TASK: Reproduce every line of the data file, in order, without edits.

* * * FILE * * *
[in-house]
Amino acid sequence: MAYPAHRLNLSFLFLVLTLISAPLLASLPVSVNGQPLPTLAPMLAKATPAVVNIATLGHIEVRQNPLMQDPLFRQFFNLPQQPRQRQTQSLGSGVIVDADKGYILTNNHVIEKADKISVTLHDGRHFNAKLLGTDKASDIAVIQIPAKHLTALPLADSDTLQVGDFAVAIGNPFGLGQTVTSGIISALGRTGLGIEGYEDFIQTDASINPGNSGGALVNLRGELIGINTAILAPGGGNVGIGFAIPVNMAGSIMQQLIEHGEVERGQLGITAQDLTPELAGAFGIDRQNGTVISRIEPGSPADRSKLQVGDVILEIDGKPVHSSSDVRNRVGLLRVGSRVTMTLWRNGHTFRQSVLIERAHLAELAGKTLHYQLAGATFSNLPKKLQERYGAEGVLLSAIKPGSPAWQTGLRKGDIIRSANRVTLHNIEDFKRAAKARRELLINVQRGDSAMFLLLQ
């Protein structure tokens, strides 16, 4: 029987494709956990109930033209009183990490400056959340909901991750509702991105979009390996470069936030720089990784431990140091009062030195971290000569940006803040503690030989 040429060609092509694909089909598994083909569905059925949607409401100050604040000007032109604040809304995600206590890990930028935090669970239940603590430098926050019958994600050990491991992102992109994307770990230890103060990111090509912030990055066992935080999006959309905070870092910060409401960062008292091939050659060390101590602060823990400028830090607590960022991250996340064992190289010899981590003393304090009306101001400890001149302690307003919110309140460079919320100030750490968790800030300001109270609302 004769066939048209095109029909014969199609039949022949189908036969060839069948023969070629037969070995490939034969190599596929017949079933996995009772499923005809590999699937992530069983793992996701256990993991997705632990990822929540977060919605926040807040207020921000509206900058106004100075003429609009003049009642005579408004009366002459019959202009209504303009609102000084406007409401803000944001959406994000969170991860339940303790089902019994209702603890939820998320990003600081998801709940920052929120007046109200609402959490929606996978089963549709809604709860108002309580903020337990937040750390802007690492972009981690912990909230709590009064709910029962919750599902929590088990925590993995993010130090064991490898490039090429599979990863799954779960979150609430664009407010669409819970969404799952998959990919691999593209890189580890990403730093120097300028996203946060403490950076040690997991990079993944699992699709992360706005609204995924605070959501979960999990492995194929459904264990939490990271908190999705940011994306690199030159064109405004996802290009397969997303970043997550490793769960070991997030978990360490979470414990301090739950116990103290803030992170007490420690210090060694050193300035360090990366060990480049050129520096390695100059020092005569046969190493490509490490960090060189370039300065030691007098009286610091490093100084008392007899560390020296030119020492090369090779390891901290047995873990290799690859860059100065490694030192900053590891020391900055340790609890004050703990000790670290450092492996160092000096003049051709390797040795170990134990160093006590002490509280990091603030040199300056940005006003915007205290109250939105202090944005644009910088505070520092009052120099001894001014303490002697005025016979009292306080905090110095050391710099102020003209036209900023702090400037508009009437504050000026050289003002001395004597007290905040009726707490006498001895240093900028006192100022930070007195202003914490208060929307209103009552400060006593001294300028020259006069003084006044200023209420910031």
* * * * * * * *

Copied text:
[in-house]
Amino acid sequence: MAYPAHRLNLSFLFLVLTLISAPLLASLPVSVNGQPLPTLAPMLAKATPAVVNIATLGHIEVRQNPLMQDPLFRQFFNLPQQPRQRQTQSLGSGVIVDADKGYILTNNHVIEKADKISVTLHDGRHFNAKLLGTDKASDIAVIQIPAKHLTALPLADSDTLQVGDFAVAIGNPFGLGQTVTSGIISALGRTGLGIEGYEDFIQTDASINPGNSGGALVNLRGELIGINTAILAPGGGNVGIGFAIPVNMAGSIMQQLIEHGEVERGQLGITAQDLTPELAGAFGIDRQNGTVISRIEPGSPADRSKLQVGDVILEIDGKPVHSSSDVRNRVGLLRVGSRVTMTLWRNGHTFRQSVLIERAHLAELAGKTLHYQLAGATFSNLPKKLQERYGAEGVLLSAIKPGSPAWQTGLRKGDIIRSANRVTLHNIEDFKRAAKARRELLINVQRGDSAMFLLLQ
């Protein structure tokens, strides 16, 4: 029987494709956990109930033209009183990490400056959340909901991750509702991105979009390996470069936030720089990784431990140091009062030195971290000569940006803040503690030989 040429060609092509694909089909598994083909569905059925949607409401100050604040000007032109604040809304995600206590890990930028935090669970239940603590430098926050019958994600050990491991992102992109994307770990230890103060990111090509912030990055066992935080999006959309905070870092910060409401960062008292091939050659060390101590602060823990400028830090607590960022991250996340064992190289010899981590003393304090009306101001400890001149302690307003919110309140460079919320100030750490968790800030300001109270609302 004769066939048209095109029909014969199609039949022949189908036969060839069948023969070629037969070995490939034969190599596929017949079933996995009772499923005809590999699937992530069983793992996701256990993991997705632990990822929540977060919605926040807040207020921000509206900058106004100075003429609009003049009642005579408004009366002459019959202009209504303009609102000084406007409401803000944001959406994000969170991860339940303790089902019994209702603890939820998320990003600081998801709940920052929120007046109200609402959490929606996978089963549709809604709860108002309580903020337990937040750390802007690492972009981690912990909230709590009064709910029962919750599902929590088990925590993995993010130090064991490898490039090429599979990863799954779960979150609430664009407010669409819970969404799952998959990919691999593209890189580890990403730093120097300028996203946060403490950076040690997991990079993944699992699709992360706005609204995924605070959501979960999990492995194929459904264990939490990271908190999705940011994306690199030159064109405004996802290009397969997303970043997550490793769960070991997030978990360490979470414990301090739950116990103290803030992170007490420690210090060694050193300035360090990366060990480049050129520096390695100059020092005569046969190493490509490490960090060189370039300065030691007098009286610091490093100084008392007899560390020296030119020492090369090779390891901290047995873990290799690859860059100065490694030192900053590891020391900055340790609890004050703990000790670290450092492996160092000096003049051709390797040795170990134990160093006590002490509280990091603030040199300056940005006003915007205290109250939105202090944005644009910088505070520092009052120099001894001014303490002697005025016979009292306080905090110095050391710099102020003209036209900023702090400037508009009437504050000026050289003002001395004597007290905040009726707490006498001895240093900028006192100022930070007195202003914490208060929307209103009552400060006593001294300028020259006069003084006044200023209420910031």